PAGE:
Alliums thin the blood and will interact with aspirin, and could increase bleeding, as well as interacting with HIV drugs such as protease inhibitors. It also interacts with ‘warfarin’, and may potentiate the drug as well as increasing the chances of internal bleeding. More than 5 grams of garlic per day when taking warfarin can reportedly lead to problems.

The fiery nature of garlic brings with it some contra-indications for use. Namely, conditions of chronic or acute stomach inflammation, and low thyroid activity.

The compound allicin is responsible for many effects as well as the much documented anti-microbial effects. Many harmful micro-organisms are destroyed by Garlics, including Staphylococcus aureus, Escherichia coli, Proteus and Salmonella spp.

The bulb is a very useful source of selenium, This particular element can assist the body in cleansing itself of toxic heavy metals, as well as protecting the cardio-vascular system in a numbe of ways.

As a food, wild garlic lends itself very well to a pesto, in place of bulb garlic. It also goes well in white sauces with fish, and as a salad leaf, chopped as you would chives.

Raw wild garlic can add an extra healthy punch to the salad bowl. To reduce the strong flavour, just blanch slightly, or steam for a minute or two.

The leaves, leaf stalks, flower stems, flower buds, green seeds, and bulbs, can all be preserved by lacto-fermentation (my favourite method of preserving food, using salt and water) and I rate these plant parts really highly when treated this way.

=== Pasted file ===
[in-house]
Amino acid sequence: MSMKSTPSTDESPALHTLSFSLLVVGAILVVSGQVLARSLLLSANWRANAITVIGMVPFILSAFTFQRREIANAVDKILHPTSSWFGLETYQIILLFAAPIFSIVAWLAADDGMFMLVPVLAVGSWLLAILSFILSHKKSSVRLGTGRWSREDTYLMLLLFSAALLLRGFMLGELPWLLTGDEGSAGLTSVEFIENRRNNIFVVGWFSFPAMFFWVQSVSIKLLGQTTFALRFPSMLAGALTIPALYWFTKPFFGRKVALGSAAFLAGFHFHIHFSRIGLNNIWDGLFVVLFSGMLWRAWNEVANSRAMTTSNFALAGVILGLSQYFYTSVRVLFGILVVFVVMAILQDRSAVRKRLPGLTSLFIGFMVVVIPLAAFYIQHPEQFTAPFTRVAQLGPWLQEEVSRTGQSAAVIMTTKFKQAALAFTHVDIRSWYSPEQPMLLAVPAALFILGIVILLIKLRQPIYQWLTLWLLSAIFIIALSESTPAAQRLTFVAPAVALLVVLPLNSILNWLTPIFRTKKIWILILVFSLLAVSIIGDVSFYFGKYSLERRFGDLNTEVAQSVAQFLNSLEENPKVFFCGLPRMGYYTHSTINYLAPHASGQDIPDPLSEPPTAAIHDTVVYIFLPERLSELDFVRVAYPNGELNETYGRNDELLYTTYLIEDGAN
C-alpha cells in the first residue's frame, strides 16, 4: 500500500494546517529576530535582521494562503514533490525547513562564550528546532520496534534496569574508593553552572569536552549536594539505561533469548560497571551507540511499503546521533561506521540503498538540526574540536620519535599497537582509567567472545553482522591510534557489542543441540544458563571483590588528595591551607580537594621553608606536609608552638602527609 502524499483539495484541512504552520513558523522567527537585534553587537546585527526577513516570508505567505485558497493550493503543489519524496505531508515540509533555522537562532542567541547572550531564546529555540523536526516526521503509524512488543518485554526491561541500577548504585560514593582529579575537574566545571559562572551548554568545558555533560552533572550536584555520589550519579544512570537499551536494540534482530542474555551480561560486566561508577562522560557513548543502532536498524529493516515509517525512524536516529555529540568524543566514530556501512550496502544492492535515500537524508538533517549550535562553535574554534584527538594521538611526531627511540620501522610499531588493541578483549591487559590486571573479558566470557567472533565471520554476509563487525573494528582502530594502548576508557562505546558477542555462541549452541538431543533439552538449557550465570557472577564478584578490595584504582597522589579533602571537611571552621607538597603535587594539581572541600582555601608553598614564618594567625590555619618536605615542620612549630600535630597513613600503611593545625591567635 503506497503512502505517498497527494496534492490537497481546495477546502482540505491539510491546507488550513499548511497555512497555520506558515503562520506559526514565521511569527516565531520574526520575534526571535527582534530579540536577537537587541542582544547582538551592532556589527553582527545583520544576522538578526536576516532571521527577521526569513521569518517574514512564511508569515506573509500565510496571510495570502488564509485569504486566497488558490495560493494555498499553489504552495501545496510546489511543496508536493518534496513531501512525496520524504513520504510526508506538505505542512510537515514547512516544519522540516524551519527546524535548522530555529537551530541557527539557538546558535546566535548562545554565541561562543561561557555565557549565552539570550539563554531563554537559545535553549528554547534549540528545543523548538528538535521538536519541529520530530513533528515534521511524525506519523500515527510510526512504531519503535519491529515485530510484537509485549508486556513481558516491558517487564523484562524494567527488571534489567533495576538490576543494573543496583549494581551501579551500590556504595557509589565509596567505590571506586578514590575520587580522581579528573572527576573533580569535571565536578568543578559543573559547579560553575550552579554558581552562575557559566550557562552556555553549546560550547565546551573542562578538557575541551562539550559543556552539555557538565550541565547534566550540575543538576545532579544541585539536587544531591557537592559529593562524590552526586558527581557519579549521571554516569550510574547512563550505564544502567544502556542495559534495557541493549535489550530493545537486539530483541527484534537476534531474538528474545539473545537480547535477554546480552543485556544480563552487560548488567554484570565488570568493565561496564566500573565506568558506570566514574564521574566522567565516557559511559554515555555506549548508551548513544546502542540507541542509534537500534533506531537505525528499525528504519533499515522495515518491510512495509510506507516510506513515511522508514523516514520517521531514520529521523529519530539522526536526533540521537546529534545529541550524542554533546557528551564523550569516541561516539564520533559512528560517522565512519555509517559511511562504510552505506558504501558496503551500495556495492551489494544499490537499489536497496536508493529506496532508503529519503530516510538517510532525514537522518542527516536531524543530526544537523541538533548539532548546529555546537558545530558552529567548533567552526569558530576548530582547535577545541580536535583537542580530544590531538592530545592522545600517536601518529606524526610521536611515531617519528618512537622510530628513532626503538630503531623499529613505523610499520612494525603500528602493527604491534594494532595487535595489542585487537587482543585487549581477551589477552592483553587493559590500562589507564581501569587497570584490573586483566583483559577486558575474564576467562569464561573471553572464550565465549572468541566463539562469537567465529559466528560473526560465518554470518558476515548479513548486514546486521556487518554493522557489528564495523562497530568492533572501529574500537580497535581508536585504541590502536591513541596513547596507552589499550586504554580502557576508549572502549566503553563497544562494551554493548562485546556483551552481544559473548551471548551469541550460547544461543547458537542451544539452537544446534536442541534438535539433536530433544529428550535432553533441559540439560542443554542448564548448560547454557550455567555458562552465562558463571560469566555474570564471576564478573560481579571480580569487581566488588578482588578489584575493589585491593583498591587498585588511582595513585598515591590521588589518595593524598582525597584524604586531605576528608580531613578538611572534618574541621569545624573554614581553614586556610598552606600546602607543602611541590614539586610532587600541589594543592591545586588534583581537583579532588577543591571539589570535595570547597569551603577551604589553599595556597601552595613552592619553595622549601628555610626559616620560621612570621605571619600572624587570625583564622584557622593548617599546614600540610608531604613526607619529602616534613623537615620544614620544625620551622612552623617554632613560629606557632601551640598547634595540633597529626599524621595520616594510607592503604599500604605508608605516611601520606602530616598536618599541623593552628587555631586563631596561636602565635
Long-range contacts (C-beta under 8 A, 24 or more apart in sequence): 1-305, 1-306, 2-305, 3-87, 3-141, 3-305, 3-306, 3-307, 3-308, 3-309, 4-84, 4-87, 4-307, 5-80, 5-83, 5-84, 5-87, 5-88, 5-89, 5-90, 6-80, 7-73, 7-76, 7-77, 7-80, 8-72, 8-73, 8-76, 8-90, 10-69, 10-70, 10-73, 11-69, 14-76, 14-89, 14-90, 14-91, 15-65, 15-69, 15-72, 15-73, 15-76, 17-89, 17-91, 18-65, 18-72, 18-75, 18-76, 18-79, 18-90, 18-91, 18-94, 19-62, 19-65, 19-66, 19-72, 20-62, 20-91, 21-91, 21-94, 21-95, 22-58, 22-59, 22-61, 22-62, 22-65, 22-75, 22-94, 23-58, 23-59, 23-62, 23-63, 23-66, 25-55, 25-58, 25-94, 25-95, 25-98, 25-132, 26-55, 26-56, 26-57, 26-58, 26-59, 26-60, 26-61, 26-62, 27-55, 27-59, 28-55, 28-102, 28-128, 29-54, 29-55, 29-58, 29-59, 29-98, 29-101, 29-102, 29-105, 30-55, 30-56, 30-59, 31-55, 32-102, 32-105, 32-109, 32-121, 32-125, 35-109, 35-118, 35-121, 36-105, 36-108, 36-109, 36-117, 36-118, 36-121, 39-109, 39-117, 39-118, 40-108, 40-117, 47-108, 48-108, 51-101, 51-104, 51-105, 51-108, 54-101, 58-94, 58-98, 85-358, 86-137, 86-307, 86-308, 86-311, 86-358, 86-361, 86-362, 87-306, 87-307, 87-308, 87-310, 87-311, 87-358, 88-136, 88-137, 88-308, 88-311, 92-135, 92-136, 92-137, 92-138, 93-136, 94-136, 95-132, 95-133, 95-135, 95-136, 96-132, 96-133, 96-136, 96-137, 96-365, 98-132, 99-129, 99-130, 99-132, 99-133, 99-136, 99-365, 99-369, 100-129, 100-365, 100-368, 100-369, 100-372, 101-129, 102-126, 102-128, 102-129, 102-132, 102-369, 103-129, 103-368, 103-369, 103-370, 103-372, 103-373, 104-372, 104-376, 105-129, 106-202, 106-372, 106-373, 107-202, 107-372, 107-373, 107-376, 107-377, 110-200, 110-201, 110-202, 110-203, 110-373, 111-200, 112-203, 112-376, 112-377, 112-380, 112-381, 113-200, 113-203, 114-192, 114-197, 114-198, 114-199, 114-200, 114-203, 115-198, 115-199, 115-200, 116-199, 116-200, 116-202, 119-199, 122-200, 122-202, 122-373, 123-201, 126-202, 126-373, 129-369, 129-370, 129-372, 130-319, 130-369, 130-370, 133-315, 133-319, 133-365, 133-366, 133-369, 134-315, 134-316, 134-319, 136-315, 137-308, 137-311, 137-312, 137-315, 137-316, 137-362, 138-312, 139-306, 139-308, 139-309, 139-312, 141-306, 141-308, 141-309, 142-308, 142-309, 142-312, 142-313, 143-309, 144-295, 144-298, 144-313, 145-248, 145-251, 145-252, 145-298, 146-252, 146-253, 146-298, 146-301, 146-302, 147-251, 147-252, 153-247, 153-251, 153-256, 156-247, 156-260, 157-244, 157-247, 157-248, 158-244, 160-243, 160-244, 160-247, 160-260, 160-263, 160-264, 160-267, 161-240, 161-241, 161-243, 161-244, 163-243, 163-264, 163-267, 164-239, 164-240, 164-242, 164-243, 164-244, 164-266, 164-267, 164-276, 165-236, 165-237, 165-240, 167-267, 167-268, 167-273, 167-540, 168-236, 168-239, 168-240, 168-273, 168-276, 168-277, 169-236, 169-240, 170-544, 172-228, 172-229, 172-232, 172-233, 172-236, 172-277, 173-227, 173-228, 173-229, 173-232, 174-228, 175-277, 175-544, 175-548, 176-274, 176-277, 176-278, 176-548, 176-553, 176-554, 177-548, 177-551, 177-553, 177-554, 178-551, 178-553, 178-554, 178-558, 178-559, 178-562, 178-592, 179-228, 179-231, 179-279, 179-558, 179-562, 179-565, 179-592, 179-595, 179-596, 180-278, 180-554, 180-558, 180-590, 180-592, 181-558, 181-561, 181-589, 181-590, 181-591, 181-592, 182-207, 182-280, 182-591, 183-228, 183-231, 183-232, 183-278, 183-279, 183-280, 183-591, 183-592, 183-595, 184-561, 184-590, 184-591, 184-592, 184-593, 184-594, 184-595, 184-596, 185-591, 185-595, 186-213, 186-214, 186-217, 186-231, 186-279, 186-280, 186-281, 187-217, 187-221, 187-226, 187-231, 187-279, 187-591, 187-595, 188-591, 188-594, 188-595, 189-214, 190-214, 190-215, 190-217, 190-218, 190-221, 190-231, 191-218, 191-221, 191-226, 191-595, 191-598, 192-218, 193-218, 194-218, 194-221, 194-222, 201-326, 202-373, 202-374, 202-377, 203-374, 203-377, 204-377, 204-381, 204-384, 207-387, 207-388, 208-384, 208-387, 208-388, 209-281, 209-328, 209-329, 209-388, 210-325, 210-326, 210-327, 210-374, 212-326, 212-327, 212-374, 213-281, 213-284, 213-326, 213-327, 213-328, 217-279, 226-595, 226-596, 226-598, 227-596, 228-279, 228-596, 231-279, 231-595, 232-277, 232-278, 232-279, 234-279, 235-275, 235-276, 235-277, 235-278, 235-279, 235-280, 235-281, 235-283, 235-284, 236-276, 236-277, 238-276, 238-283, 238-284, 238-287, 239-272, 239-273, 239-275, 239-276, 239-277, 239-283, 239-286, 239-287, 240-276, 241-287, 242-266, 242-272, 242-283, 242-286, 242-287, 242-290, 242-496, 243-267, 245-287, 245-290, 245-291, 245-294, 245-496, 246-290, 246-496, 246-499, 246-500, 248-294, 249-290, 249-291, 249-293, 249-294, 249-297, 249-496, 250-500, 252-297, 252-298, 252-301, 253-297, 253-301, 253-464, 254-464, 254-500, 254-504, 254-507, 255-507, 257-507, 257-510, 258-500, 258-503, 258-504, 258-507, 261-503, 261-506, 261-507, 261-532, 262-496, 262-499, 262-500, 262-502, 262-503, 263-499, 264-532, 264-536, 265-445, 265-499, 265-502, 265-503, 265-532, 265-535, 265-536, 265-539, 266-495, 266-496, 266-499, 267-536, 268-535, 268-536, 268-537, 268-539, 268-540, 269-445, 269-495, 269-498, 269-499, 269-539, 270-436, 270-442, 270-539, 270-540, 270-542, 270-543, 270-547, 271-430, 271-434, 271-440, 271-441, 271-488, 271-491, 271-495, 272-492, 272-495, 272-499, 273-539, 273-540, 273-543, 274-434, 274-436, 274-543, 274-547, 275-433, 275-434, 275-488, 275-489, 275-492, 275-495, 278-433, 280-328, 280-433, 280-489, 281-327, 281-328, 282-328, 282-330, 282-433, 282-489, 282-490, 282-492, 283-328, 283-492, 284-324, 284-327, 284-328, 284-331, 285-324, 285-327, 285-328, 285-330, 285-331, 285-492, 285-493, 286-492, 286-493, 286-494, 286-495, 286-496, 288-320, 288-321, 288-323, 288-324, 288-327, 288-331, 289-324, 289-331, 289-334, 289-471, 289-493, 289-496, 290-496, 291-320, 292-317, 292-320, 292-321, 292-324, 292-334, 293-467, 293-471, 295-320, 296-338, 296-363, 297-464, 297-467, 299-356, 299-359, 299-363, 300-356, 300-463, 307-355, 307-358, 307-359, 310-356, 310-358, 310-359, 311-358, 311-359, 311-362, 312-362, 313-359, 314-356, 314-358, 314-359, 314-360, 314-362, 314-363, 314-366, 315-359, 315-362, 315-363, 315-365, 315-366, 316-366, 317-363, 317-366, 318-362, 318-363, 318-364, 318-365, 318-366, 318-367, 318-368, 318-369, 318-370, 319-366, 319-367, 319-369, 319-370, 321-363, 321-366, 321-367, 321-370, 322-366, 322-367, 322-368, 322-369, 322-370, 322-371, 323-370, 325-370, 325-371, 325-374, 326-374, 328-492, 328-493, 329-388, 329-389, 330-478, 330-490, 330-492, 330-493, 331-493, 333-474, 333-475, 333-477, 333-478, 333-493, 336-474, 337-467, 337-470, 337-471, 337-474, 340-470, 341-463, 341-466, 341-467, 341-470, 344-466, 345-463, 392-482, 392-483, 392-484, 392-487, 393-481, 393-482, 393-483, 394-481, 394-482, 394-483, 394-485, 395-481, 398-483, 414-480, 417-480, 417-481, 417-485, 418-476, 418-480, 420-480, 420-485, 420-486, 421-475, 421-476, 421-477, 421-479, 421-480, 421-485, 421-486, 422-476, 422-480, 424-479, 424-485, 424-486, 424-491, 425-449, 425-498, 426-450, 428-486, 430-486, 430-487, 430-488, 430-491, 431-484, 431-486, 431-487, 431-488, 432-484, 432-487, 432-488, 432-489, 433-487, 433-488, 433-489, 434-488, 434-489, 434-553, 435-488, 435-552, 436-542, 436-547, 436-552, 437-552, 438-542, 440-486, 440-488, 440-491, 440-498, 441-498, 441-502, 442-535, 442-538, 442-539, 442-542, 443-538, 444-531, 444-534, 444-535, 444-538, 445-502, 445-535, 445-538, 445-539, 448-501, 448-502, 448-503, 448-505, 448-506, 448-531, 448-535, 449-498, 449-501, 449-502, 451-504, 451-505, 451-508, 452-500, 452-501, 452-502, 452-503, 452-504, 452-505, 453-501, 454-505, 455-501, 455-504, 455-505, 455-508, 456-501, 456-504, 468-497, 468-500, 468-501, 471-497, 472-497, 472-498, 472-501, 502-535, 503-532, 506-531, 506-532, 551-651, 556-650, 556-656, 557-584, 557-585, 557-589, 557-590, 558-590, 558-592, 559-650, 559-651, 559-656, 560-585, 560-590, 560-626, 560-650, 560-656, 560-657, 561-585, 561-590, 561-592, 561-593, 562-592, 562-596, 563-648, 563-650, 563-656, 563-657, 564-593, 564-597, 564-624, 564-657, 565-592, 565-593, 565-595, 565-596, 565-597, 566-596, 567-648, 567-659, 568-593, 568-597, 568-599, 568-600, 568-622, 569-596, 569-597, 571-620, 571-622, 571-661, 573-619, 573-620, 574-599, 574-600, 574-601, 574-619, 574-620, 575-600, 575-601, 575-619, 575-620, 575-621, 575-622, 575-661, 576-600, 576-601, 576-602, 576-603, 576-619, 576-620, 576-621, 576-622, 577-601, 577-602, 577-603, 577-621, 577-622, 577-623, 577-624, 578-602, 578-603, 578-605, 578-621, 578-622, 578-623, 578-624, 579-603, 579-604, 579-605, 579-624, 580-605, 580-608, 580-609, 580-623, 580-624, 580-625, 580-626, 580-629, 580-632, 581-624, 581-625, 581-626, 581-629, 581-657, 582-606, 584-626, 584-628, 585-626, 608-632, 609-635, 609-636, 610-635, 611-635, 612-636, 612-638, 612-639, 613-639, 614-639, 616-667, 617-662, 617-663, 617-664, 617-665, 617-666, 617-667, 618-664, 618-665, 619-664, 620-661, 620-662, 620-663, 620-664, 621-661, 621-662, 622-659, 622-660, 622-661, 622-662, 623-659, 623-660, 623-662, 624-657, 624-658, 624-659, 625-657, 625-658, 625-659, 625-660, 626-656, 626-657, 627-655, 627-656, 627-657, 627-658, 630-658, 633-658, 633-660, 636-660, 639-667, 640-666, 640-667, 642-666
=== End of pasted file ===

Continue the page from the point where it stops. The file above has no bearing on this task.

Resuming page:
The bulbs will stink when preserved as a ferment, but after a few months their flavour mellows to something similar to roast garlic.

The flowers make an interesting garnish, especially if dried, when their flavour takes on something akin to cheese and onion crisps!

I have yet to make a dried garlic seed / peppercorn mix, but nevertheless, ideas such as this encapsulate the beauty of finding your own food plants and playing with different parts of plants we already know. Through these experiments, we can rediscover ancient flavours of the countryside by creating new recipes or adapting old ones.

More could be written, and more will be discovered, if you trawl the web. These medicinal food plants are quite simply, super!